STILL FROM THE BLOCK
he year: 1998. The town: Hollywood. Jennifer Lopez, an ambitious newcomer, is strategising her way to the top of the heap, but she’s not there yet, not even close. Sure, she scored a Golden Globe nomination for her first leading role in Selena the year before and has just managed to steal the spotlight from George Clooney in Out Of Sight. But Lopez has bigger plans. She wants to change things, she tells anyone who will listen.
In the era of the waif, when super-slender English model Kate Moss is the epitome of beauty and Kim Kardashian’s rear end is still sitting behind a high-school desk, Lopez is unashamedly flaunting her curves. When Clooney is paid millions more than she is, she calls out the gender pay gap. At a time when most faces on television and in films are still overwhelmingly white, Lopez proudly celebrates her Hispanic roots and campaigns for roles beyond the standard maid or best friend. And this is all before Lopez debuts music that drives the Latin pop breakthrough in the Western world, shifts the celebrity fragrance industry into overdrive and inadvertently inspires the creation of Google Images when she wears that now-famous eye-popping green dress to the Grammys.
Two decades after that late-’90s foray into an industry she would indeed help to change, as the now-49 year old sits down with Stellar she reflects that the goal she set for herself way back at the beginning has been well and truly kicked. “I do feel like things have changed,” she says. “There are so many Latina actresses and actors from different backgrounds working now, and the bodies we see have changed dramatically from 20 years ago. I feel like I was at the forefront of that, not by trying to do that, but just by being myself and saying: ‘ This is how I grew up, and this is who I am.’ I identify with the women in my family, the girls I grew up with. It’s a different thing [to the mainstream]. I was made to feel good about that by my family, so I was able to go out into the world and be proud of that.”
Lopez may have been many things – dancer, actor, singer, producer, talent judge, entrepreneur, wife, mother – over the 20-something years she’s been in the spotlight, but the one thing she’s been throughout it all is, fiercely, herself. “People say, ‘Oh, one person can’t change things…’ but it’s not true. If I just concentrate on being my best self, and doing my best, somehow that impacts other people.”
With her goal of changing the face of popular culture now achieved, Lopez would be forgiven for wanting to have a little rest. But, on the cusp of 50, she insists she’s only hitting her stride, with projects aplenty in the pipeline, 10-year-old twins to raise, and a romance that is refreshingly short on drama.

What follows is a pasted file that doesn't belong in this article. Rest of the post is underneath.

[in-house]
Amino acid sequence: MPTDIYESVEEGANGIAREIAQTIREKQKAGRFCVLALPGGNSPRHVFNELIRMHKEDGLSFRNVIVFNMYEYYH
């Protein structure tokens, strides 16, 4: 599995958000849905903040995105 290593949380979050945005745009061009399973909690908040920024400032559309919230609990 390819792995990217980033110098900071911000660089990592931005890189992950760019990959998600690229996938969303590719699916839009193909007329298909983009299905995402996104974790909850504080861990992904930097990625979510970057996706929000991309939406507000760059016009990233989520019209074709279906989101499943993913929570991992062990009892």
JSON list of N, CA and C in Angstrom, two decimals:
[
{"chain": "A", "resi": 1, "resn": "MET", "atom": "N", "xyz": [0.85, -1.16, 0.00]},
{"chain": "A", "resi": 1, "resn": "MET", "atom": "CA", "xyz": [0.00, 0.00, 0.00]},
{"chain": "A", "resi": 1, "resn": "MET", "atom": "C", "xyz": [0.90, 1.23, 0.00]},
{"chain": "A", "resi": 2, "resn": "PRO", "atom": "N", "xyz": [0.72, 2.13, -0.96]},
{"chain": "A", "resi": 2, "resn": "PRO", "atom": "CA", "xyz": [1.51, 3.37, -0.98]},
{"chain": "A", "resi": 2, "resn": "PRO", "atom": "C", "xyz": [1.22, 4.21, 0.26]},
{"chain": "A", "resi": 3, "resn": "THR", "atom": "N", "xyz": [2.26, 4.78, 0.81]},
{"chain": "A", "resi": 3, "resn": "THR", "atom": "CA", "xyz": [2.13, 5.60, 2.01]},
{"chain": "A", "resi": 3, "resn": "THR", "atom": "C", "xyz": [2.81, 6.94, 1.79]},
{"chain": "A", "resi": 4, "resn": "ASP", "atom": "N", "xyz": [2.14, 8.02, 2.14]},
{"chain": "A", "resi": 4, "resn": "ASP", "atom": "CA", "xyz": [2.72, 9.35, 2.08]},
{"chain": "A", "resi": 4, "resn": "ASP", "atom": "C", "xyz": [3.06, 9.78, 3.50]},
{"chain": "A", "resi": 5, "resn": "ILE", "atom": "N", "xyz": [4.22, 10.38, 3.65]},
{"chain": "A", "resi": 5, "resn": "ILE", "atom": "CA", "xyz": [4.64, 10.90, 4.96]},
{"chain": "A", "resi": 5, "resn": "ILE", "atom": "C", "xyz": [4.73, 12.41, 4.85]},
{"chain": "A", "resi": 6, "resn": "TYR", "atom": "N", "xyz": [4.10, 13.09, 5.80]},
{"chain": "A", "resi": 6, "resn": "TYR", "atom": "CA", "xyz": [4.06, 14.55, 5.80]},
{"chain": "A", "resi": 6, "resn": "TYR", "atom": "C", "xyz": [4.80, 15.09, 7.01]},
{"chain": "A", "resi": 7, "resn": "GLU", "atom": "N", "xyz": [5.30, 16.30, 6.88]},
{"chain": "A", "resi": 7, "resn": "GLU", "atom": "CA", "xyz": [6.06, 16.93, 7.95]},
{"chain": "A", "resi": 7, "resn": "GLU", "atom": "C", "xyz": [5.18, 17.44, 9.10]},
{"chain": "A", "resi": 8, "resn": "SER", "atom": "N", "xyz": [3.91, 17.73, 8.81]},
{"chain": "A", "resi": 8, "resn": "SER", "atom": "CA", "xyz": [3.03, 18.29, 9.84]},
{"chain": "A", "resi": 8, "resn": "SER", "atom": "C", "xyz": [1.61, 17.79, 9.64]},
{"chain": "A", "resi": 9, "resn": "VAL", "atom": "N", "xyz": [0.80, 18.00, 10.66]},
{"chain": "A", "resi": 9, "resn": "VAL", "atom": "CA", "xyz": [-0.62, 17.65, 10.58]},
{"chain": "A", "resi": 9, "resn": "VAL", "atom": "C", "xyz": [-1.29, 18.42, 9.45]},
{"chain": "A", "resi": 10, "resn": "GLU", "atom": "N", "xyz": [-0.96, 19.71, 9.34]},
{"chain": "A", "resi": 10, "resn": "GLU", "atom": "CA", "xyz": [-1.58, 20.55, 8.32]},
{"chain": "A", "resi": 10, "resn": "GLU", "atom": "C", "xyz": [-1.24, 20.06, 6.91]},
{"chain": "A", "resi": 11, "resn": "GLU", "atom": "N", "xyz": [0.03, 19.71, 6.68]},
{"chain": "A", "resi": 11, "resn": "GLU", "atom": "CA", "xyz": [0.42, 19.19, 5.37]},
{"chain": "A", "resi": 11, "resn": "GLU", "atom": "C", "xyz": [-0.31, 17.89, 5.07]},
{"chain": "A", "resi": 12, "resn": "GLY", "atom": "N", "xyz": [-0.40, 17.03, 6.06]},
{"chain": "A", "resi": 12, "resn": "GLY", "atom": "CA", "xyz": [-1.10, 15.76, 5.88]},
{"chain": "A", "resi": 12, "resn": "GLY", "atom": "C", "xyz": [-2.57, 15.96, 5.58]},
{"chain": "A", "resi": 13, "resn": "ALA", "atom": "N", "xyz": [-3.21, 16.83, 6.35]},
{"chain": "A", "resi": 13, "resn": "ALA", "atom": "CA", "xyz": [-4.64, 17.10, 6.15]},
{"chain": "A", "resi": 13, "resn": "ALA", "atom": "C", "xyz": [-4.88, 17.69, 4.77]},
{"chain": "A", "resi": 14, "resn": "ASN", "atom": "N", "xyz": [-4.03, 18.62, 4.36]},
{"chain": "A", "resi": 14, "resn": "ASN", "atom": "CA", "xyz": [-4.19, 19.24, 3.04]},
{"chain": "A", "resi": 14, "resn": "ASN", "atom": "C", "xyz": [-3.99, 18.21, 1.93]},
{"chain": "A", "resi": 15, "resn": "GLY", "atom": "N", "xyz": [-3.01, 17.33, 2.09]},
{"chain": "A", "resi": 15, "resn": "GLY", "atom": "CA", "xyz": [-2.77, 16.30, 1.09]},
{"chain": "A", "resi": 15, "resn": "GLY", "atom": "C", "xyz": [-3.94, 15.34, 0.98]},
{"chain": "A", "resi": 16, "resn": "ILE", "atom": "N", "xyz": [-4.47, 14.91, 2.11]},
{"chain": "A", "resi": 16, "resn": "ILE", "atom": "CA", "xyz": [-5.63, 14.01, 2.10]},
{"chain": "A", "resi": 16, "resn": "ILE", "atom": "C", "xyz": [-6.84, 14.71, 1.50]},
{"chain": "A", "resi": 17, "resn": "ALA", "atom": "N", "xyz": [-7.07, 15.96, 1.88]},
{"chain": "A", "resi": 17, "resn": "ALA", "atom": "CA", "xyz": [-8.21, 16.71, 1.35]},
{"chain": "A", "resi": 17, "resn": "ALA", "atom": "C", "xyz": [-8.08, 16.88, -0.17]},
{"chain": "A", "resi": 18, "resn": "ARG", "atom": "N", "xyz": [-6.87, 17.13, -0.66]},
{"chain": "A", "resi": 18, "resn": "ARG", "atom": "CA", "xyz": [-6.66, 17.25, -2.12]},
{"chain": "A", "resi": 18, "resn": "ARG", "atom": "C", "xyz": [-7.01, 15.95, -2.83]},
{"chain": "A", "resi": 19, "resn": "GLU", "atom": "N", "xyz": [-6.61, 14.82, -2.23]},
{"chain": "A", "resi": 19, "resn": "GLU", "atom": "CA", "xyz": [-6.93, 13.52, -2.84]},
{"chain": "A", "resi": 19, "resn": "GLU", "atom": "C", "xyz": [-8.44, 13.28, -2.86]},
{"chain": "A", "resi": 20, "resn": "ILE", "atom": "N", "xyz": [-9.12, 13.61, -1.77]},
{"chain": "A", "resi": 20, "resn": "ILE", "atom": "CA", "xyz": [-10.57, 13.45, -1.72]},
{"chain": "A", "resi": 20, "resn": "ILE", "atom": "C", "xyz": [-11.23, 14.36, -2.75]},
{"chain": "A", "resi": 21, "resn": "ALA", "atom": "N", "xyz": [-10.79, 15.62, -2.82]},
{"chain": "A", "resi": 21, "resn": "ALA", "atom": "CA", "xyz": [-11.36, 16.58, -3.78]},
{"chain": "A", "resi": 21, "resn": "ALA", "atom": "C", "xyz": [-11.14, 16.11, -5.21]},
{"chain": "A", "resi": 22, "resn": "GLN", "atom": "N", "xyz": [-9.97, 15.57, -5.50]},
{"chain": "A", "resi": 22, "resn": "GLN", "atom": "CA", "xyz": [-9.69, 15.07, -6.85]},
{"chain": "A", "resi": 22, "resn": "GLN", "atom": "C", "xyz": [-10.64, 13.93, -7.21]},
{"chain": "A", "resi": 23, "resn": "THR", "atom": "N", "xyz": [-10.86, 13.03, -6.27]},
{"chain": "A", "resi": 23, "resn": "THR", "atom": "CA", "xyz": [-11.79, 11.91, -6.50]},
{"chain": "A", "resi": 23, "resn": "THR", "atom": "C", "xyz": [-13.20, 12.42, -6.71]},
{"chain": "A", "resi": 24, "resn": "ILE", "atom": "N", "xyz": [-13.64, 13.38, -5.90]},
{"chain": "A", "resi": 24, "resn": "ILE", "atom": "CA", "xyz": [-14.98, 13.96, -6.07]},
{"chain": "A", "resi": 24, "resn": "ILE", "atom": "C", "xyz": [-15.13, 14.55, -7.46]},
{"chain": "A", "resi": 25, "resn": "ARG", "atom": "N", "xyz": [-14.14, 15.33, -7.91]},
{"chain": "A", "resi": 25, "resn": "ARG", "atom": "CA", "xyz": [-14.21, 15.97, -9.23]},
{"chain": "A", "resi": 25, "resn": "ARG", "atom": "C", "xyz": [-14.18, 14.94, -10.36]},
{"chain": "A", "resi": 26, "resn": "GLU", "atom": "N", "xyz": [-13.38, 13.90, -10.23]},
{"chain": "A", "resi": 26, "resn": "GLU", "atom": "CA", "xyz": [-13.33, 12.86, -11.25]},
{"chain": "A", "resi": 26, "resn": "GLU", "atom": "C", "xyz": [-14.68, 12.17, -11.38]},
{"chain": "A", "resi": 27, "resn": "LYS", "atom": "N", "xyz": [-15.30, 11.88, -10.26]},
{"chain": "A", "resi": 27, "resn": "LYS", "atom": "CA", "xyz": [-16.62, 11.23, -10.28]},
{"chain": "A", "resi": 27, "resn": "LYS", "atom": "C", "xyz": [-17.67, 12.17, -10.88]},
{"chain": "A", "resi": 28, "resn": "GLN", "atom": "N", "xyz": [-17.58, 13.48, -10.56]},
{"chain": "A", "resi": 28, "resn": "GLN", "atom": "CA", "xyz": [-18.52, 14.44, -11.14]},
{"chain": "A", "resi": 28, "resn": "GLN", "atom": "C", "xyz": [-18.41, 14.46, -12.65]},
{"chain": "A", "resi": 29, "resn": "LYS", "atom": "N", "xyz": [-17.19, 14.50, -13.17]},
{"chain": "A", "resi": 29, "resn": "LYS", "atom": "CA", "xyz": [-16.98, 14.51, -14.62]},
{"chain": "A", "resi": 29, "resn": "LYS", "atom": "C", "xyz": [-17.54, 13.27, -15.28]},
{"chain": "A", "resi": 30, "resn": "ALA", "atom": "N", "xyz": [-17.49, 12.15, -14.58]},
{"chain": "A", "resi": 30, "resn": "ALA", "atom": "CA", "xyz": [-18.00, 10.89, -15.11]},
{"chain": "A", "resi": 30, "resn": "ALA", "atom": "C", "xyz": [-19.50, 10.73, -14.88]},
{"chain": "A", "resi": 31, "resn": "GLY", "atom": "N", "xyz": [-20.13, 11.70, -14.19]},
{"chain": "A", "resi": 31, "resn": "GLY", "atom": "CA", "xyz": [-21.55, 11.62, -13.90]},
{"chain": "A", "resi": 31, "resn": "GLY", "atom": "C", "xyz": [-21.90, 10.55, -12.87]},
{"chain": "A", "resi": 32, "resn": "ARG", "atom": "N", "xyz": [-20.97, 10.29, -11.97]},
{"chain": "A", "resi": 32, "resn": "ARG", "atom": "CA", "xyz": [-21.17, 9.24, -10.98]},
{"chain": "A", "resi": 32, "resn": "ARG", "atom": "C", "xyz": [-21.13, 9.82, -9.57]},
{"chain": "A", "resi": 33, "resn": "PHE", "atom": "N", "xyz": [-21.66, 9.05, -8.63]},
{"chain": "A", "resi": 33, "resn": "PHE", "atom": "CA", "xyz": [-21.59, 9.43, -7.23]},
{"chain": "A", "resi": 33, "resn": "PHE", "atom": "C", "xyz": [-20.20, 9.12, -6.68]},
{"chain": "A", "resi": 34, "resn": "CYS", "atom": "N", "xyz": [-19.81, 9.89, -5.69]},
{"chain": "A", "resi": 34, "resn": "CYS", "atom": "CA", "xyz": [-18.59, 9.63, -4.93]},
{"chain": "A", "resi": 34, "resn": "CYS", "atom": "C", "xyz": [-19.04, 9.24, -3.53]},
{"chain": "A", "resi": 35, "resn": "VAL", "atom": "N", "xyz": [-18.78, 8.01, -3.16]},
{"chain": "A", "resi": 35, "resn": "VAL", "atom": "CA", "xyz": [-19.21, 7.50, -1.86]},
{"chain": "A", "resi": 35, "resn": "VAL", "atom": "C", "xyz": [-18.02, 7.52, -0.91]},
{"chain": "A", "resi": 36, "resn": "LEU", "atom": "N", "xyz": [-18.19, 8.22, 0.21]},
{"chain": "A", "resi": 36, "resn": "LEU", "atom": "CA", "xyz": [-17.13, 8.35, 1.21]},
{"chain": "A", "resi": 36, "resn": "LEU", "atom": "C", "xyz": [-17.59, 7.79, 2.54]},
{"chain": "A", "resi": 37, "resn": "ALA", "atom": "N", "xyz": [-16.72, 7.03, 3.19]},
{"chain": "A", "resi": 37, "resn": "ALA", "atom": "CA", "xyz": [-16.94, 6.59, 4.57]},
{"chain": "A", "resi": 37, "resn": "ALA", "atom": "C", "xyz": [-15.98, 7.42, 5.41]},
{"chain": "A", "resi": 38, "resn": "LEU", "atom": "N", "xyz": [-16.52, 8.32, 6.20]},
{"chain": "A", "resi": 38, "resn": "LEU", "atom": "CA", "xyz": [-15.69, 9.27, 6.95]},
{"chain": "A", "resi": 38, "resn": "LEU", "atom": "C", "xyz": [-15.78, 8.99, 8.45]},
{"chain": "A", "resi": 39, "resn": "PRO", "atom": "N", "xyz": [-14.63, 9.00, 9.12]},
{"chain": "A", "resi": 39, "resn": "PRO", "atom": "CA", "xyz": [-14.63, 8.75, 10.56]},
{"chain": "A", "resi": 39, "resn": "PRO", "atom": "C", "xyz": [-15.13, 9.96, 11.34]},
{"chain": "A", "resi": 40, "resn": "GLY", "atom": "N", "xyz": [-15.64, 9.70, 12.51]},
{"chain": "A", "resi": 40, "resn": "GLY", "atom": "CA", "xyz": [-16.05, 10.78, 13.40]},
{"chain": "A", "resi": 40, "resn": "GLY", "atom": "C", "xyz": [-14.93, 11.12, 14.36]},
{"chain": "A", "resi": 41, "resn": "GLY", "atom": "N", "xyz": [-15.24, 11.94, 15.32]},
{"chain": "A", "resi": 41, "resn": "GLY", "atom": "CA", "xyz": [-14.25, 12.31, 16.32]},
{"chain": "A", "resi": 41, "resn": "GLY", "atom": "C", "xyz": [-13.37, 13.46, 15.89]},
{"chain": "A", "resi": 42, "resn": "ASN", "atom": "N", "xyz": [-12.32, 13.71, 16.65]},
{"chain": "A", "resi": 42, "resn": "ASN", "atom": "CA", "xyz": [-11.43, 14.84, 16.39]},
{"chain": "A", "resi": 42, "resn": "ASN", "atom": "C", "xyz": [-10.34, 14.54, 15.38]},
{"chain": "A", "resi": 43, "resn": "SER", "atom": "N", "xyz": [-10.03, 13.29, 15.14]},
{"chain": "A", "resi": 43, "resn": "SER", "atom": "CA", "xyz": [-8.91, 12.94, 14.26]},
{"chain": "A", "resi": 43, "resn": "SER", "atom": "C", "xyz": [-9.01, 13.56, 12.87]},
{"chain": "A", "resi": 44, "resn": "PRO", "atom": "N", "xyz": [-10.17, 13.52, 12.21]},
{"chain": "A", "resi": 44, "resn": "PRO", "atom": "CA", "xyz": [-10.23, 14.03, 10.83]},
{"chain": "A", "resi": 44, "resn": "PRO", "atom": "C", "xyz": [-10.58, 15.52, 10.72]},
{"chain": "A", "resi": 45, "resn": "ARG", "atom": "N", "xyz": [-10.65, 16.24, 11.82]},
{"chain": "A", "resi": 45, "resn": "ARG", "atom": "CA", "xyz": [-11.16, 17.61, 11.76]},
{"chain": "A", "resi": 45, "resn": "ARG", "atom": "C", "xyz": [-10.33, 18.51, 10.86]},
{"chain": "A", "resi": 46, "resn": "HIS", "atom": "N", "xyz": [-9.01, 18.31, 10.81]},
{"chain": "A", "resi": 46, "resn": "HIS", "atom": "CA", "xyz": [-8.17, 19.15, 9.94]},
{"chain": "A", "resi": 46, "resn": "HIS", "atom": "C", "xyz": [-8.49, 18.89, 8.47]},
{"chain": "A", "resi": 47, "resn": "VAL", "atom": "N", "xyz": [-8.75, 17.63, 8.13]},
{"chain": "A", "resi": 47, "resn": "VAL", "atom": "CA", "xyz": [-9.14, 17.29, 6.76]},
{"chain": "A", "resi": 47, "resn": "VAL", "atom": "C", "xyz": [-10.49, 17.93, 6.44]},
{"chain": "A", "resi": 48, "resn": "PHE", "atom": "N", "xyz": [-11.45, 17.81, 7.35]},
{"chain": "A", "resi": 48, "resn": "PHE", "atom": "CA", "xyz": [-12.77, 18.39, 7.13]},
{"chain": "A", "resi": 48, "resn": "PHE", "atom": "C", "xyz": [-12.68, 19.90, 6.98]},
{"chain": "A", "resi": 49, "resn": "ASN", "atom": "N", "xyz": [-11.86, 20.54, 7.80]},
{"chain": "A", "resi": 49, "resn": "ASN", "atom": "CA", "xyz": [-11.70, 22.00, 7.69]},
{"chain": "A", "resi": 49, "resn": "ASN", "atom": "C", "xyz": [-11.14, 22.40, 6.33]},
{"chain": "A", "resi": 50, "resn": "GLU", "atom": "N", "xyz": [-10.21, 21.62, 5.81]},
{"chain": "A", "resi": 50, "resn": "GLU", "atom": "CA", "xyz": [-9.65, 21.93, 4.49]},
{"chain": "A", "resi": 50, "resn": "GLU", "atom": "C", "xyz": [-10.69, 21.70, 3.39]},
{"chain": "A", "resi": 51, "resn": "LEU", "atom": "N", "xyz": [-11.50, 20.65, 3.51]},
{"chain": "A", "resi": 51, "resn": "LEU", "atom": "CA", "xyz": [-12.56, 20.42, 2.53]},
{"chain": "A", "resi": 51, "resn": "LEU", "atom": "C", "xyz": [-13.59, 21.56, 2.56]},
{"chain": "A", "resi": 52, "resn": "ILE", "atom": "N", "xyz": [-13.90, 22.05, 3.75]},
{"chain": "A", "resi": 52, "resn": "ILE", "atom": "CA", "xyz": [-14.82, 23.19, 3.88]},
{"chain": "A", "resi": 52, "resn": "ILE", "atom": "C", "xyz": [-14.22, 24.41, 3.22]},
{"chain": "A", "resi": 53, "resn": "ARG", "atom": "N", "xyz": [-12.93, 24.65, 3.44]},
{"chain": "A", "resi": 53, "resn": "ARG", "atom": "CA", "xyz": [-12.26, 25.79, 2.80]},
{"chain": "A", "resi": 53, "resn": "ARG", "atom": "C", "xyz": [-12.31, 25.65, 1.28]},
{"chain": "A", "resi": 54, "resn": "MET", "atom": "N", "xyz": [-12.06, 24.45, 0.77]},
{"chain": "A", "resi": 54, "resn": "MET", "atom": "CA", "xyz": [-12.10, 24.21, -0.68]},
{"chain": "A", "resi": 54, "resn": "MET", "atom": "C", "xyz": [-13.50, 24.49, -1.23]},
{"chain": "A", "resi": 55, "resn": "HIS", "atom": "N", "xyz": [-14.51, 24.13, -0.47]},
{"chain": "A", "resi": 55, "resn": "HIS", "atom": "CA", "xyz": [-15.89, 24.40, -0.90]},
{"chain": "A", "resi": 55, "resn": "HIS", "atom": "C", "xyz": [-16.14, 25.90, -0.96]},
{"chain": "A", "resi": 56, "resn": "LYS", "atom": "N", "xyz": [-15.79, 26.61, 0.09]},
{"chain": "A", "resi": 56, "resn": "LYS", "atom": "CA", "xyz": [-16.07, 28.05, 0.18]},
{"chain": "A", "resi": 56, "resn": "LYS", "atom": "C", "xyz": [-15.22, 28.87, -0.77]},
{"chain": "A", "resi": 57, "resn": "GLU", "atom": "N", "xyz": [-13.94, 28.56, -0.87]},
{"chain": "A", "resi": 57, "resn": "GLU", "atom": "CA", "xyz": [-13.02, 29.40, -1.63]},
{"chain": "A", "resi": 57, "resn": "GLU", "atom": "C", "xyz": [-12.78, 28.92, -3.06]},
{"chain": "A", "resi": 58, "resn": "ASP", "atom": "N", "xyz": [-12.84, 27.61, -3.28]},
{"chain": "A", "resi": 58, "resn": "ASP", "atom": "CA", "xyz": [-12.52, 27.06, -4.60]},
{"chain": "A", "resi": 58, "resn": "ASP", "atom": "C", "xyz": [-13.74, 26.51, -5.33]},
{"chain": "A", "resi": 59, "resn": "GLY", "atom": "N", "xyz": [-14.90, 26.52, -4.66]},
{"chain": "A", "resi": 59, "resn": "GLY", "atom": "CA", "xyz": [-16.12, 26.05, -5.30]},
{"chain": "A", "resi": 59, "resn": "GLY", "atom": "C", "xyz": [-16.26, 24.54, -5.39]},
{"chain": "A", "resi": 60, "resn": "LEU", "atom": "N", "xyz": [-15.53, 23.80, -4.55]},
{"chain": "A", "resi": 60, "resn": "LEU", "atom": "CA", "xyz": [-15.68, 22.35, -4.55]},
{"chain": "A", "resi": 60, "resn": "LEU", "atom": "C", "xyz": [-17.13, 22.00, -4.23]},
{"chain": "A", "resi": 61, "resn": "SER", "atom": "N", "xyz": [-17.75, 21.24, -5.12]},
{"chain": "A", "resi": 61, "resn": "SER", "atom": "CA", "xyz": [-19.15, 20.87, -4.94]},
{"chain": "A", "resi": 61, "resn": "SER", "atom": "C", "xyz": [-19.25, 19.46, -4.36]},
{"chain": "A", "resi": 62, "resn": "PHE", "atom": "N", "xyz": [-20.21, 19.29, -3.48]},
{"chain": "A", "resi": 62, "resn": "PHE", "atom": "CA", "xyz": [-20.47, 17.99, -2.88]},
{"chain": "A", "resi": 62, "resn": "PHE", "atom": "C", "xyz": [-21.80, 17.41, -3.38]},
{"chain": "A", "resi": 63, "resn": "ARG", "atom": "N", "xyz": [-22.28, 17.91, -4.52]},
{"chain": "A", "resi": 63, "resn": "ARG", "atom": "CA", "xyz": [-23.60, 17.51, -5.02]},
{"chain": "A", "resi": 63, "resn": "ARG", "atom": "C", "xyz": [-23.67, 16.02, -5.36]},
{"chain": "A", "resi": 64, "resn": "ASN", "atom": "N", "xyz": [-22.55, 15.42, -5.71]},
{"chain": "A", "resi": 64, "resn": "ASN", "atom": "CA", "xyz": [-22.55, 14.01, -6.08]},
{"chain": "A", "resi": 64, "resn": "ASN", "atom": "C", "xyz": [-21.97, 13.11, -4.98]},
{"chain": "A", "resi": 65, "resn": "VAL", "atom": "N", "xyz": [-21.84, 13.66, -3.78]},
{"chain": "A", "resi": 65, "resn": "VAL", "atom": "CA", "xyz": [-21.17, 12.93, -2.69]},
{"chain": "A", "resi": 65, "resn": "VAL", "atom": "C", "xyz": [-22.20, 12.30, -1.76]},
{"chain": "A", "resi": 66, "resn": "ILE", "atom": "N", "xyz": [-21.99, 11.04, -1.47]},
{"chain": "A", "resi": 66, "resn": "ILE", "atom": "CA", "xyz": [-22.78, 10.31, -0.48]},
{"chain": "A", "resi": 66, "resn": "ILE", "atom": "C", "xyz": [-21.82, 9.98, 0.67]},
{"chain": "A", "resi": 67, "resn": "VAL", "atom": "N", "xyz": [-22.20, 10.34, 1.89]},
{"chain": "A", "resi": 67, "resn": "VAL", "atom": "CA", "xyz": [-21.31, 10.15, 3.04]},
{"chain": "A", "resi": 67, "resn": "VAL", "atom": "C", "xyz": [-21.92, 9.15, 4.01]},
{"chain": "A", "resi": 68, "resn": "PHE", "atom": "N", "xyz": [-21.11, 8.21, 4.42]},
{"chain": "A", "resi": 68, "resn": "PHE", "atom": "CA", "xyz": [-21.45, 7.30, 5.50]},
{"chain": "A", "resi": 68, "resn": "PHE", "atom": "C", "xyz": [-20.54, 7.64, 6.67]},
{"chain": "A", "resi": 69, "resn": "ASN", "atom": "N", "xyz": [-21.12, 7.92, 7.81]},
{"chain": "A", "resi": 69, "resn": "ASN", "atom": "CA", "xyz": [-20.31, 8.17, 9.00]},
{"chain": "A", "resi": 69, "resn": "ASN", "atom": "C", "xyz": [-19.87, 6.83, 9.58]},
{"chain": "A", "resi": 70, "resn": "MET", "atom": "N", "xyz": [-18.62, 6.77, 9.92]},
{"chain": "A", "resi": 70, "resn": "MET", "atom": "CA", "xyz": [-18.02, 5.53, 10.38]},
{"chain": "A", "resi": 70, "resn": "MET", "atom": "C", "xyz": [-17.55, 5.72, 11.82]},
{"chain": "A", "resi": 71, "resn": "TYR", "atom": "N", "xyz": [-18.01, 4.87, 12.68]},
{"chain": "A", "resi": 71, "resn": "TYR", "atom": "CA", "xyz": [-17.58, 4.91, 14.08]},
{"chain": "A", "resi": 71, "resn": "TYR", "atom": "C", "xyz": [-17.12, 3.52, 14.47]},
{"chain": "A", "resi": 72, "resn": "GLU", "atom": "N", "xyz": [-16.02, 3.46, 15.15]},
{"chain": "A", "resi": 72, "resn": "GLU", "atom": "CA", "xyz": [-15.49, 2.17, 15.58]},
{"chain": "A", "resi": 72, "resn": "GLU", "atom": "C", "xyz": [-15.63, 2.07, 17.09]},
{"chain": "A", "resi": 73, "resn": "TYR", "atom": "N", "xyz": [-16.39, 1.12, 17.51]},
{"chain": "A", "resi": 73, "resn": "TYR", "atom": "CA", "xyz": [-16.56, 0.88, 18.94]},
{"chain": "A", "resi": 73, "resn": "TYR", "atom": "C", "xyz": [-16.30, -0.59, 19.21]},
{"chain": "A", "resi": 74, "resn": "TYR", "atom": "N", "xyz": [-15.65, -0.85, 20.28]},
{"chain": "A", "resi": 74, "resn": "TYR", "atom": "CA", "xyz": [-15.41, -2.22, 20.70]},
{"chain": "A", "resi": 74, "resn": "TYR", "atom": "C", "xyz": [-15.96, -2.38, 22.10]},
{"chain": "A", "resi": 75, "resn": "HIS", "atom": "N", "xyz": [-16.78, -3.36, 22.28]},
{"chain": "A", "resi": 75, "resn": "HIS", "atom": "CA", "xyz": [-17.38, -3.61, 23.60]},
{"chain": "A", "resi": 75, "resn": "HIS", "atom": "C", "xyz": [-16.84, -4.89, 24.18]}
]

T he world Lopez now inhabits is far removed from New York’s workingclass Bronx, where she was raised with two sisters by her Puerto Rican parents before catching her first break in 1991 as one of the Fly Girls who danced between segments on the US sketch comedy series In Living Color. (Her choreographer? Another Puerto RicanAmerican named Rosie Perez.) Yet all these years and millions of dollars later, Lopez is sticking to the credo that defines one of her most recognisable pop hits: we shouldn’t be fooled by the rocks that she’s got. She may no longer be working class, Lopez concedes, “But I am still working my arse off,” she insists. “Listen, I lived in the Bronx until I was 23 years old. It’s like when you’re from Italy. Just because you don’t live there anymore, you’re still very Italian. That’s who you are. It’s like it was yesterday that I was there. And even though I’ve travelled the world and been everywhere and I live now in Los Angeles, I’m still just a girl from the Bronx deep down. I love working the way I do, and luckily I have a good work ethic.”
And it has paid off. Lopez has earned $65 million this year – in part thanks to a record-breaking Las Vegas residency that wrapped just a few days before she joined Stellar on a sunny terrace at the Four Seasons Hotel in Beverly Hills.
She’s tired, she admits, but Lopez Inc. never takes a break: yesterday she was continuing to shoot the second season of TV competition World Of Dance, which she executive produces and judges. And then there is her new film Second Act, which marks another double whammy: she produced it and she’s also the star.
The fish-out-of-water tale follows Maya Vargas, a 40-year-old assistant manager at a supermarket whose street smarts aren’t giving her the opportunities she wants, and don’t often come the way of older Latina women without a higher education.
Lopez immediately related to the storyline, developed by her longtime producing partner Elaine Goldsmith-thomas. “If you don’t get those opportunities from your parents, [but] you’re talented, you’re smart, you’re ambitious… you have to find your own way in,” she says, before pausing and opening the discussion to include her boyfriend, former New York Yankees baseball player Alex Rodriguez. “It’s funny; Alex loved it the most because he got drafted when he was 18 and always hated that he didn’t go to college. He is in the private-equity world now. And everybody we meet, all the people that work for him and me, are all [educated at] Harvard. We found our way, you know, and that’s what Maya does.”
Since the start of her career, Lopez’s romantic life has been an endless source of fascination. She has been married three times: there was Ojani Noa, the Cuban waiter from the early
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